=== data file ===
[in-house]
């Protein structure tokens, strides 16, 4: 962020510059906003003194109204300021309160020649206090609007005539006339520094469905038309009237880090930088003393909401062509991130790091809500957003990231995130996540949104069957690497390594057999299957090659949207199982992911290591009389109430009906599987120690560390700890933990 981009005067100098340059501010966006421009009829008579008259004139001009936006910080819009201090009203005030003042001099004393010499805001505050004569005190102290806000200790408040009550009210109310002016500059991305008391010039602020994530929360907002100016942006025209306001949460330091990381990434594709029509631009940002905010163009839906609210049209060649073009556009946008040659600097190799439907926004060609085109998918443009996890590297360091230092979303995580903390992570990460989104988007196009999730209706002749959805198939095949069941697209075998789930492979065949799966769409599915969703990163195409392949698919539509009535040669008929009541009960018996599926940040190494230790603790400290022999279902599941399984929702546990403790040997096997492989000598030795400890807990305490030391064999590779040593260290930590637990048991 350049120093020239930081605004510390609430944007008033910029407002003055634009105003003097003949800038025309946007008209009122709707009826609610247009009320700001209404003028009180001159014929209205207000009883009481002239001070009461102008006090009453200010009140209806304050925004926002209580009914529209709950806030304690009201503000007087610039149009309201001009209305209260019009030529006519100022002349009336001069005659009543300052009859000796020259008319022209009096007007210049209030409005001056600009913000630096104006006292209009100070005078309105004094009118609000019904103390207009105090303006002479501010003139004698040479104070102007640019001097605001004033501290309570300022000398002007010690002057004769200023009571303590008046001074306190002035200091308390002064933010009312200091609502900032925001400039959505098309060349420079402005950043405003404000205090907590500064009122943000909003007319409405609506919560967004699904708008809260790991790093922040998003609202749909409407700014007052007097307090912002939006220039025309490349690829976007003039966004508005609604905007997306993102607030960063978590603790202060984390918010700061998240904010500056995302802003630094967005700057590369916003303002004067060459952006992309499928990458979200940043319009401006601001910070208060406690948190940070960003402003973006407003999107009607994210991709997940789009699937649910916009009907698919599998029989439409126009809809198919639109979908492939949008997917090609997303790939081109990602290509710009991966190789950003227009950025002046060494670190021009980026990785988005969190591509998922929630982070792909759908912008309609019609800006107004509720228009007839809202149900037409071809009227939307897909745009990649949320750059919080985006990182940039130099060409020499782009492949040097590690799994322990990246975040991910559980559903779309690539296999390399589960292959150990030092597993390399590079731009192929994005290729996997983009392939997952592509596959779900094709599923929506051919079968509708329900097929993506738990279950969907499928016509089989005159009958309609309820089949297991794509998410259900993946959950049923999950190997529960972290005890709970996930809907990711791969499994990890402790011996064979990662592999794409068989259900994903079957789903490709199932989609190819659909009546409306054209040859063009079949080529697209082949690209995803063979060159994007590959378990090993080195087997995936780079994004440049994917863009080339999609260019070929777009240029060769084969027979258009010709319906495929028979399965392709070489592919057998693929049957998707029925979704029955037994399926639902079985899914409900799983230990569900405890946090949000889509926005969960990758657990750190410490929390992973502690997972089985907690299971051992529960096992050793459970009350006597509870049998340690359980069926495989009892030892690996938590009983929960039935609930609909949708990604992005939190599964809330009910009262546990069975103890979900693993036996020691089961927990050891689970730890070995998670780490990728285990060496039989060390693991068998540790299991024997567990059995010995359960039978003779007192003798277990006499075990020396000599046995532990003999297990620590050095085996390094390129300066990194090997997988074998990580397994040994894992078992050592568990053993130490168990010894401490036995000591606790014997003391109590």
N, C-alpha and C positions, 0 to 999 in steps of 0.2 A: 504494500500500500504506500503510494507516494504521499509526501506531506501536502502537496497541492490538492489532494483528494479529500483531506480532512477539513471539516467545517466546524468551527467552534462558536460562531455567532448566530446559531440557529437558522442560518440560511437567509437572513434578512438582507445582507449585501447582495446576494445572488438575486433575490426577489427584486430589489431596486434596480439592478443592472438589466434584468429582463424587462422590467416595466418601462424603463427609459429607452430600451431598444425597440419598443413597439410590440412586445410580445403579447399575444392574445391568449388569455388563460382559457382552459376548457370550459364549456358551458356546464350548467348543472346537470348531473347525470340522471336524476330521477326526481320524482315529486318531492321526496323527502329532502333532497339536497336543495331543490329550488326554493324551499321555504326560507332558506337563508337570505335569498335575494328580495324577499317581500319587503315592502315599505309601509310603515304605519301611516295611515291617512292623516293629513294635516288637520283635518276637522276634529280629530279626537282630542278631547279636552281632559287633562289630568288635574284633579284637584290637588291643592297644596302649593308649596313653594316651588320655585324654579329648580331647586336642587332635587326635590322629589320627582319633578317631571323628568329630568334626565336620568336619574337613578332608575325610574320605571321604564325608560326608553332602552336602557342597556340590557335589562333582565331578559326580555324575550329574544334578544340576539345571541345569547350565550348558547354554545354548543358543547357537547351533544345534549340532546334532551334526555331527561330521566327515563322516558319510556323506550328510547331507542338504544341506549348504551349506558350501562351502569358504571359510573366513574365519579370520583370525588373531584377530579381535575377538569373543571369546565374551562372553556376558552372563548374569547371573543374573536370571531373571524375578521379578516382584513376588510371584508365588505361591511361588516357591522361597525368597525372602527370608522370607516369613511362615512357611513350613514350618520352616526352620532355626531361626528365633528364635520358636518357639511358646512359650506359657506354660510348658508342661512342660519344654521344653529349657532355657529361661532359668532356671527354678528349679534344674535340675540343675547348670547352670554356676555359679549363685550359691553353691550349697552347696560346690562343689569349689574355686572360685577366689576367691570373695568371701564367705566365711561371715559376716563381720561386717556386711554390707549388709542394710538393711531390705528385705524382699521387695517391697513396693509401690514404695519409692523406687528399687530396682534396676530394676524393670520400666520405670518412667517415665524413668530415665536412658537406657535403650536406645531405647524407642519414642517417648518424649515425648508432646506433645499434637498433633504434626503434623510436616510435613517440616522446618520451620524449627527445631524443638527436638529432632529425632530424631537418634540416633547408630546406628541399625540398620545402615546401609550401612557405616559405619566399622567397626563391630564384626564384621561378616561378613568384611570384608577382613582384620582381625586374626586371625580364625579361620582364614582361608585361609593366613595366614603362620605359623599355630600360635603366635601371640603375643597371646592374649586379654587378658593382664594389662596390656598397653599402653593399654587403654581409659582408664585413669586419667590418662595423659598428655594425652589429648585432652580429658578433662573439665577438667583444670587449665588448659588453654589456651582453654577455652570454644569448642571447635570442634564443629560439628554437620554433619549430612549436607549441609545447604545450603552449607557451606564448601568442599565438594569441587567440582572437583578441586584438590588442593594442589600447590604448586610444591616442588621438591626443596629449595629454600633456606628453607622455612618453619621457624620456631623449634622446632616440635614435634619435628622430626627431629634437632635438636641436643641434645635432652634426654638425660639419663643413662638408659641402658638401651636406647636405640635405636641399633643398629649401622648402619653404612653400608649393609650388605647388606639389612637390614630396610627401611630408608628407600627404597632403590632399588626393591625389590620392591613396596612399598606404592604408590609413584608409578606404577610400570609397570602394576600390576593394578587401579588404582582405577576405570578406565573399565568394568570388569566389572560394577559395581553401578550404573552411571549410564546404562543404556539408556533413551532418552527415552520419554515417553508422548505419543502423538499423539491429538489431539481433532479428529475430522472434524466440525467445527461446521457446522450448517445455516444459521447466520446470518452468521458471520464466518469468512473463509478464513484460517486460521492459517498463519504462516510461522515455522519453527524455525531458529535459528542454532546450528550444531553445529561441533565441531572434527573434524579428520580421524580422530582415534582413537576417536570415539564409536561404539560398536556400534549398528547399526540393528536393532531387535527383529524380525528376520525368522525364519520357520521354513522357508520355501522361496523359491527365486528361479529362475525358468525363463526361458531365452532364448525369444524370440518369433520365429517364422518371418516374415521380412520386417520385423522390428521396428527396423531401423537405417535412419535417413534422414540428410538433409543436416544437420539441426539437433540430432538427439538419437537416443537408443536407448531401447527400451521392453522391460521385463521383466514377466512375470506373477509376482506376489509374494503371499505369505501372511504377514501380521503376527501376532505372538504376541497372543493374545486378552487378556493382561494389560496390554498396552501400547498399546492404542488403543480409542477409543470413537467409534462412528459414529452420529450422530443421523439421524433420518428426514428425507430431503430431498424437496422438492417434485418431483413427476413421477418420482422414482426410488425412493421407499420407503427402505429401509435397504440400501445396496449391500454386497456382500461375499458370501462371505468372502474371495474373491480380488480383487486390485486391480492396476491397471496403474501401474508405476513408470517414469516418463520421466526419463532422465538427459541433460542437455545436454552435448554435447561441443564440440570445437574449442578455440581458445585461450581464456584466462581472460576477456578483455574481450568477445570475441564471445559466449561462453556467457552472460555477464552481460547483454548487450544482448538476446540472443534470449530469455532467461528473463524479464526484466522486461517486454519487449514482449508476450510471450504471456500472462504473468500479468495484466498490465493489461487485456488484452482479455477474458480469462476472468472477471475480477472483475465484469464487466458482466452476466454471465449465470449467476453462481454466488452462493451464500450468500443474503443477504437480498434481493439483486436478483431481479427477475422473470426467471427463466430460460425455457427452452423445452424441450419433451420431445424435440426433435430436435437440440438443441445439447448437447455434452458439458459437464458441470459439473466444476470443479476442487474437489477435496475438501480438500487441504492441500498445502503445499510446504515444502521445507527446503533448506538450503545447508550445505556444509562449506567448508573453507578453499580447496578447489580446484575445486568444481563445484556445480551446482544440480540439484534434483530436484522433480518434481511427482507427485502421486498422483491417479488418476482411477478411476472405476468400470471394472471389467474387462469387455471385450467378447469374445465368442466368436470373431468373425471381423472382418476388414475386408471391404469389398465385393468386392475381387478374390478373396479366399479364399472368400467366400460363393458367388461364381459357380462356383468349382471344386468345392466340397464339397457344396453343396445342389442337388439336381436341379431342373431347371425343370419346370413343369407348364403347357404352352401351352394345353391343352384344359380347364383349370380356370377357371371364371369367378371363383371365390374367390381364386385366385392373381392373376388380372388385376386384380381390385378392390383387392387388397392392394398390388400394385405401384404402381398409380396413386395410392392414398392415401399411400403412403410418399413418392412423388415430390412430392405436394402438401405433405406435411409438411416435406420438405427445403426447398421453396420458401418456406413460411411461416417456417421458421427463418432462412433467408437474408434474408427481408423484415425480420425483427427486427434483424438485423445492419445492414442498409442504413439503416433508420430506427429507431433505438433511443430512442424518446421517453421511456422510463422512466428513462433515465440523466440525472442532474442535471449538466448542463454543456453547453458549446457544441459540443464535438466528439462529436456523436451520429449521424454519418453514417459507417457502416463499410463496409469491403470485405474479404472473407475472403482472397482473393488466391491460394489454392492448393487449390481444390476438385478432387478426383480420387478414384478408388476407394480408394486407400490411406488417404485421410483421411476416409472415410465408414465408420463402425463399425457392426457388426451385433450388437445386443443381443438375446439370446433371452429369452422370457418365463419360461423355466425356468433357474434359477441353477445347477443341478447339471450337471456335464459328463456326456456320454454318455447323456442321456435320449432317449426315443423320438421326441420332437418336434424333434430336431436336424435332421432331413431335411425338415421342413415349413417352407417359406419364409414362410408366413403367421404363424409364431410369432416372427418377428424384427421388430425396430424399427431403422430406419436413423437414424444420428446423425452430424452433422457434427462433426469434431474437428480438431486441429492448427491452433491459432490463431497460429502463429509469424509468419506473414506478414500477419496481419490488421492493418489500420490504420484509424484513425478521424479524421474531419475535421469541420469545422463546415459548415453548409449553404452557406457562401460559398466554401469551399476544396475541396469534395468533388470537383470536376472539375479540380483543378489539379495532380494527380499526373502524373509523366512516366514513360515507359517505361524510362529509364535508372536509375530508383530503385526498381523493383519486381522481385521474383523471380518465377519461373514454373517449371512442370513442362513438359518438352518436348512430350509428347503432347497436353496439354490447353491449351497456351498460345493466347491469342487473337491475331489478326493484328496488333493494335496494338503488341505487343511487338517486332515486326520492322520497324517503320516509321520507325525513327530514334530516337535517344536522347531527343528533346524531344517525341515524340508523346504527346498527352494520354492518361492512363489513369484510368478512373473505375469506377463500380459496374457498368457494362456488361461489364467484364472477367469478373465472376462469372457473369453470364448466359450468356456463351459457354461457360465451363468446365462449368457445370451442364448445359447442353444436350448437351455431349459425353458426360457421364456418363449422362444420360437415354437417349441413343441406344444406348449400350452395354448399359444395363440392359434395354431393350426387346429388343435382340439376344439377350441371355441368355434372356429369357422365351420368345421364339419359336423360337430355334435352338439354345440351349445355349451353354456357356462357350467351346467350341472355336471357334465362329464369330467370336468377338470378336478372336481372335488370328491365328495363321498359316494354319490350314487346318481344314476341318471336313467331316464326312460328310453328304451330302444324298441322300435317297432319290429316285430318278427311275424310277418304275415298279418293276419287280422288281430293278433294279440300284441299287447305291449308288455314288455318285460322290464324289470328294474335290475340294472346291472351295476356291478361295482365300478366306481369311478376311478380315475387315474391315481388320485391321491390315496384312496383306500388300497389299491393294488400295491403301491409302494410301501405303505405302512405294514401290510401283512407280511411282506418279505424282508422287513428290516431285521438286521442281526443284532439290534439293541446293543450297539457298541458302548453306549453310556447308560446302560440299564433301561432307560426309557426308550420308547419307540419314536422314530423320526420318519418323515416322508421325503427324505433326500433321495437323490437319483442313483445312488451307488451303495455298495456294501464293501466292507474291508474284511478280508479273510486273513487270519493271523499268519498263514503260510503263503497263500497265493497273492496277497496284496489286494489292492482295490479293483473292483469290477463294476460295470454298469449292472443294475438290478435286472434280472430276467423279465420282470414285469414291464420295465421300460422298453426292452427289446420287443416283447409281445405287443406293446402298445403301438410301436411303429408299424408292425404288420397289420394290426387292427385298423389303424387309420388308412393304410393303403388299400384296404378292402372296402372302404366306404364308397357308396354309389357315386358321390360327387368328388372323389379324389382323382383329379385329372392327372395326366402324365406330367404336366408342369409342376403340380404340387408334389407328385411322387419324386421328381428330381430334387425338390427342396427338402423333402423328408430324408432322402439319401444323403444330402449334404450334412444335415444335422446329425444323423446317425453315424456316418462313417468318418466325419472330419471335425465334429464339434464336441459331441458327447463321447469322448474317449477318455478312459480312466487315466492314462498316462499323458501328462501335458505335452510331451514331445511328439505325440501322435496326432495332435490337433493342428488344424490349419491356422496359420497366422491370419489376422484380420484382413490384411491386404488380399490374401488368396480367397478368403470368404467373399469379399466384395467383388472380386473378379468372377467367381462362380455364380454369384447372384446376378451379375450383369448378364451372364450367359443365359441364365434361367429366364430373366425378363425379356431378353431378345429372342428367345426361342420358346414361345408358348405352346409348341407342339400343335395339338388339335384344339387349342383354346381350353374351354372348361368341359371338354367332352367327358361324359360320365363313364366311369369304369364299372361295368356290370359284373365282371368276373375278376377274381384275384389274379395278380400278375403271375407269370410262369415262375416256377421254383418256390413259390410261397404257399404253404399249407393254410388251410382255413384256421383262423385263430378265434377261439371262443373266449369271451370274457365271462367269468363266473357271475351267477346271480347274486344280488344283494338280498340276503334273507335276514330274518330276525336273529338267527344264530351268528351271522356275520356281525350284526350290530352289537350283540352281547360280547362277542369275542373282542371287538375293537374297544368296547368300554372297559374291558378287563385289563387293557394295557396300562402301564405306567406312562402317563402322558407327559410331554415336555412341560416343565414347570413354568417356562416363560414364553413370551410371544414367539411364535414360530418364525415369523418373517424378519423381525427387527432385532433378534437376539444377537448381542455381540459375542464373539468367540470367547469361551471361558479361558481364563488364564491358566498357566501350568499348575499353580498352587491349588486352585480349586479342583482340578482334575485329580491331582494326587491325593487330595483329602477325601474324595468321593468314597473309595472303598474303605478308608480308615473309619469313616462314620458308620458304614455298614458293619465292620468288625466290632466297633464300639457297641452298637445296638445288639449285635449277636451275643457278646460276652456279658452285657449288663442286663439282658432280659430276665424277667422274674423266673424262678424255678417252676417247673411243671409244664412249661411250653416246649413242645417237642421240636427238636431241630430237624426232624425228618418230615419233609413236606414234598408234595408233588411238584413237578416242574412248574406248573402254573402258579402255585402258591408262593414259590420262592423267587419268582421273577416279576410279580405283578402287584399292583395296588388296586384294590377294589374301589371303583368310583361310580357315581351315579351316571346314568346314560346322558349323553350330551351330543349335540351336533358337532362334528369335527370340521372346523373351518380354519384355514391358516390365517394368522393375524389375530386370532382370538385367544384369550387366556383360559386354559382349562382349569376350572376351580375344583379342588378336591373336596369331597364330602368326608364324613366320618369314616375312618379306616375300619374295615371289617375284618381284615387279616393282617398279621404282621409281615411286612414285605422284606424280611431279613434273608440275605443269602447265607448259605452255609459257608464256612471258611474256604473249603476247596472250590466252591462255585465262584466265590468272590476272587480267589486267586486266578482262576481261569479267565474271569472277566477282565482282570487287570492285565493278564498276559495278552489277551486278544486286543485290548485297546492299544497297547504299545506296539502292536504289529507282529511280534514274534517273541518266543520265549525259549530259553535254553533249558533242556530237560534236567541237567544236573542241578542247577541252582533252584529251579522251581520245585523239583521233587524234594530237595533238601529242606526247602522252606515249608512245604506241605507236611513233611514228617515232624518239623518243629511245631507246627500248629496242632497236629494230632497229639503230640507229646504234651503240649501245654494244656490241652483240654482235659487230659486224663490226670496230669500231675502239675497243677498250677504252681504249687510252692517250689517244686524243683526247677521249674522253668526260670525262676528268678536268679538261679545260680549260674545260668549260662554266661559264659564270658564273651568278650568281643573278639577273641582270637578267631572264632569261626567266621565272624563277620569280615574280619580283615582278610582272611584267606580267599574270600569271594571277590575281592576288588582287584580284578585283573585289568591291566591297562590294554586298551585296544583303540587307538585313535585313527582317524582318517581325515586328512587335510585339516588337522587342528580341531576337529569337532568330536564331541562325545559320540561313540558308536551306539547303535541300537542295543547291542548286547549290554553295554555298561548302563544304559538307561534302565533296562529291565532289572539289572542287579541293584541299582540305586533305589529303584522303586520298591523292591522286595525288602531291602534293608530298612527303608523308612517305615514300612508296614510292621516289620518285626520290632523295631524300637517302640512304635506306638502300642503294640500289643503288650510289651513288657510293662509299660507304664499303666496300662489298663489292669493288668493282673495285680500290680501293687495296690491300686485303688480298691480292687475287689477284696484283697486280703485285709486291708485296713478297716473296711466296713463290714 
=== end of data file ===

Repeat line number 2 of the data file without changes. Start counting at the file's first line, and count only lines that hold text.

């Protein structure tokens, strides 16, 4: 962020510059906003003194109204300021309160020649206090609007005539006339520094469905038309009237880090930088003393909401062509991130790091809500957003990231995130996540949104069957690497390594057999299957090659949207199982992911290591009389109430009906599987120690560390700890933990 981009005067100098340059501010966006421009009829008579008259004139001009936006910080819009201090009203005030003042001099004393010499805001505050004569005190102290806000200790408040009550009210109310002016500059991305008391010039602020994530929360907002100016942006025209306001949460330091990381990434594709029509631009940002905010163009839906609210049209060649073009556009946008040659600097190799439907926004060609085109998918443009996890590297360091230092979303995580903390992570990460989104988007196009999730209706002749959805198939095949069941697209075998789930492979065949799966769409599915969703990163195409392949698919539509009535040669008929009541009960018996599926940040190494230790603790400290022999279902599941399984929702546990403790040997096997492989000598030795400890807990305490030391064999590779040593260290930590637990048991 350049120093020239930081605004510390609430944007008033910029407002003055634009105003003097003949800038025309946007008209009122709707009826609610247009009320700001209404003028009180001159014929209205207000009883009481002239001070009461102008006090009453200010009140209806304050925004926002209580009914529209709950806030304690009201503000007087610039149009309201001009209305209260019009030529006519100022002349009336001069005659009543300052009859000796020259008319022209009096007007210049209030409005001056600009913000630096104006006292209009100070005078309105004094009118609000019904103390207009105090303006002479501010003139004698040479104070102007640019001097605001004033501290309570300022000398002007010690002057004769200023009571303590008046001074306190002035200091308390002064933010009312200091609502900032925001400039959505098309060349420079402005950043405003404000205090907590500064009122943000909003007319409405609506919560967004699904708008809260790991790093922040998003609202749909409407700014007052007097307090912002939006220039025309490349690829976007003039966004508005609604905007997306993102607030960063978590603790202060984390918010700061998240904010500056995302802003630094967005700057590369916003303002004067060459952006992309499928990458979200940043319009401006601001910070208060406690948190940070960003402003973006407003999107009607994210991709997940789009699937649910916009009907698919599998029989439409126009809809198919639109979908492939949008997917090609997303790939081109990602290509710009991966190789950003227009950025002046060494670190021009980026990785988005969190591509998922929630982070792909759908912008309609019609800006107004509720228009007839809202149900037409071809009227939307897909745009990649949320750059919080985006990182940039130099060409020499782009492949040097590690799994322990990246975040991910559980559903779309690539296999390399589960292959150990030092597993390399590079731009192929994005290729996997983009392939997952592509596959779900094709599923929506051919079968509708329900097929993506738990279950969907499928016509089989005159009958309609309820089949297991794509998410259900993946959950049923999950190997529960972290005890709970996930809907990711791969499994990890402790011996064979990662592999794409068989259900994903079957789903490709199932989609190819659909009546409306054209040859063009079949080529697209082949690209995803063979060159994007590959378990090993080195087997995936780079994004440049994917863009080339999609260019070929777009240029060769084969027979258009010709319906495929028979399965392709070489592919057998693929049957998707029925979704029955037994399926639902079985899914409900799983230990569900405890946090949000889509926005969960990758657990750190410490929390992973502690997972089985907690299971051992529960096992050793459970009350006597509870049998340690359980069926495989009892030892690996938590009983929960039935609930609909949708990604992005939190599964809330009910009262546990069975103890979900693993036996020691089961927990050891689970730890070995998670780490990728285990060496039989060390693991068998540790299991024997567990059995010995359960039978003779007192003798277990006499075990020396000599046995532990003999297990620590050095085996390094390129300066990194090997997988074998990580397994040994894992078992050592568990053993130490168990010894401490036995000591606790014997003391109590």